A Night to Remember — the Inaugural Great Bear Gala

Feature photo: Brenna Innes: Gitxaała Elected Councillor, Christine Smith-Martin: CFN CEO, Marilyn Slett: CFN President & Elected Chief Councillor of Heiltsuk Tribal Council, Dani Shaw: Elected Chief Councillor of Wuikinuxv Nation, Jennifer Walkus: Wuikinuxv scientist.


The first ever Great Bear Gala was a chance to celebrate decades of hard work, recognize outstanding leaders and partners and refocus on the collective work ahead. Representatives from Coastal First Nations communities, along with both federal and provincial government partners, industry and foundations, came together to reflect on collective values, goals and responsibilities we all share to keep coastal communities healthy and thriving.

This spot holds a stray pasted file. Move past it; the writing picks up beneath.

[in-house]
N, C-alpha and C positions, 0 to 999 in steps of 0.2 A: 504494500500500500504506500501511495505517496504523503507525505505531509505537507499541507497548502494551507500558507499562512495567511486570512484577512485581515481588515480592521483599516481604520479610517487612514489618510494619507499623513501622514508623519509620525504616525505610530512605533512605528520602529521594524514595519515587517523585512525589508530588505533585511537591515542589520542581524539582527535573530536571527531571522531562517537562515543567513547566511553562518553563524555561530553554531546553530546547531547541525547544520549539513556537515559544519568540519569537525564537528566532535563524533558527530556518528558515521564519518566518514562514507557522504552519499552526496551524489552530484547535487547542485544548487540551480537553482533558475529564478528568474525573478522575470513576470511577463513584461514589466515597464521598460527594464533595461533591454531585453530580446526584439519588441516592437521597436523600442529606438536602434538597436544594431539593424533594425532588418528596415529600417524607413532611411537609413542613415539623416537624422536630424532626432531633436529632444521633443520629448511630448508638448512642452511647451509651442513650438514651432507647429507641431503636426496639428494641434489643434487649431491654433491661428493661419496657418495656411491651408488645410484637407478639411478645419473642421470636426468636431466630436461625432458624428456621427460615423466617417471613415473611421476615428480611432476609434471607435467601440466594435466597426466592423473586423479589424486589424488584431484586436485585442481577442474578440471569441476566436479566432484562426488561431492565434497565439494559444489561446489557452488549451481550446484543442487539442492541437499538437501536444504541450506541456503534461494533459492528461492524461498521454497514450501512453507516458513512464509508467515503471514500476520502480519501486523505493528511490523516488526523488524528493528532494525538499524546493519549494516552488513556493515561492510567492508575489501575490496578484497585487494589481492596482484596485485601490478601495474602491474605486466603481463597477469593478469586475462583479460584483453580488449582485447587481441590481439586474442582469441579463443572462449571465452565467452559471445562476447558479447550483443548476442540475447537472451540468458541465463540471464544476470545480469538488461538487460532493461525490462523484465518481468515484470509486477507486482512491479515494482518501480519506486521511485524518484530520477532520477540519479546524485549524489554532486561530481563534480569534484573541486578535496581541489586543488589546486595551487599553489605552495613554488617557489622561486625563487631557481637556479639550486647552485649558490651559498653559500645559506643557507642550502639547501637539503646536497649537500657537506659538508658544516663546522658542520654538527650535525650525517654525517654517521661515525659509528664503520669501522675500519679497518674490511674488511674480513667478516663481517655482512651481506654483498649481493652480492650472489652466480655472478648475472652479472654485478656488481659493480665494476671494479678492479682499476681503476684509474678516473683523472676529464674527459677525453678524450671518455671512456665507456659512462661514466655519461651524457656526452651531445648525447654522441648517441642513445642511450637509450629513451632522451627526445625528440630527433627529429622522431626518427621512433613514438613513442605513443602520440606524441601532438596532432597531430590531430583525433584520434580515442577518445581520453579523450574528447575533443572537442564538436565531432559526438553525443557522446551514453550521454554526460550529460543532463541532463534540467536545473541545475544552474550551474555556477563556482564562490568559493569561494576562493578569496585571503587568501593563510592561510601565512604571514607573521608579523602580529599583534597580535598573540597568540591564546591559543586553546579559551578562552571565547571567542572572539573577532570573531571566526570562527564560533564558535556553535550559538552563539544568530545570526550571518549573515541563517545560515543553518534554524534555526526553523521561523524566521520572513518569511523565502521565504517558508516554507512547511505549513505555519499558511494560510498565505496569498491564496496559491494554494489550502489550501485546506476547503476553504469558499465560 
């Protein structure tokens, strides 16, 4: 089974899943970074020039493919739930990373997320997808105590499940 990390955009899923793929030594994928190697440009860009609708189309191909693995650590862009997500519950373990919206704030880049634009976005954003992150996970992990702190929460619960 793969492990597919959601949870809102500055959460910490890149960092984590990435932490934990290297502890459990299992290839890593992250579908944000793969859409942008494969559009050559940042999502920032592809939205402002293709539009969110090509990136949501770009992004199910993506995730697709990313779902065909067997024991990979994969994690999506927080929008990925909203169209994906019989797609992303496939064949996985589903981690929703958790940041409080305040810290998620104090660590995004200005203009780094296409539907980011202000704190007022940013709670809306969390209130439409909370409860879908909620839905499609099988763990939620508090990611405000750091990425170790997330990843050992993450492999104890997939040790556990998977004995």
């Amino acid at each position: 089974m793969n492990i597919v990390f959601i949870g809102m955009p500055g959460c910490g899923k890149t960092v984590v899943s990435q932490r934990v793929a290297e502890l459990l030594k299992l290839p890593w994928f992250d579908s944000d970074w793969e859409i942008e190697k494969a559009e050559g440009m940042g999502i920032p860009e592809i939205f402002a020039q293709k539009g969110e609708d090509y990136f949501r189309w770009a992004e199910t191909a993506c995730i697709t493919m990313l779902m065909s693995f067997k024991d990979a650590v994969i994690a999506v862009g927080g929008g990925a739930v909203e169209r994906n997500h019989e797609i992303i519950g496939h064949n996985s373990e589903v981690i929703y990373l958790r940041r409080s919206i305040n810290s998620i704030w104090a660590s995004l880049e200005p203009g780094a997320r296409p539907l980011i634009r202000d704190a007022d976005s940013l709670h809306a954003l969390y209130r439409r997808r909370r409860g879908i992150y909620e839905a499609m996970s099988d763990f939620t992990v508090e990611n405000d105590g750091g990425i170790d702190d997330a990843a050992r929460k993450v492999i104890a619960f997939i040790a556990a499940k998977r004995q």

The gala was held at the Polygon Gallery in North Vancouver, located on Skwxwú7mesh (Squamish), səl̓ilwətaɁɬ (Tsleil-Waututh), and xwməθkwəýəm (Musqueam) territories, hosted by charming Global BC news anchor Sophie Lui. A representative from the Squamish Nation Joelle Johnston welcomed the guests, sharing a story of the history of the place for her people, and Spakwus Slolem (Eagle Song Dancers) exercised their protocol and laws of their canoe culture, sharing songs and dance.

Great Bear Gala
Spakwus Slolem (Eagle Song Dancers) presentations bring out “Chiax,” the protocol and laws of their canoe culture, for their Longhouses. Spakwus Slolem presents a glimpse into their culture through singing/drumming, dance, and audience participation. Photos by Mat Lo.
Great Bear Gala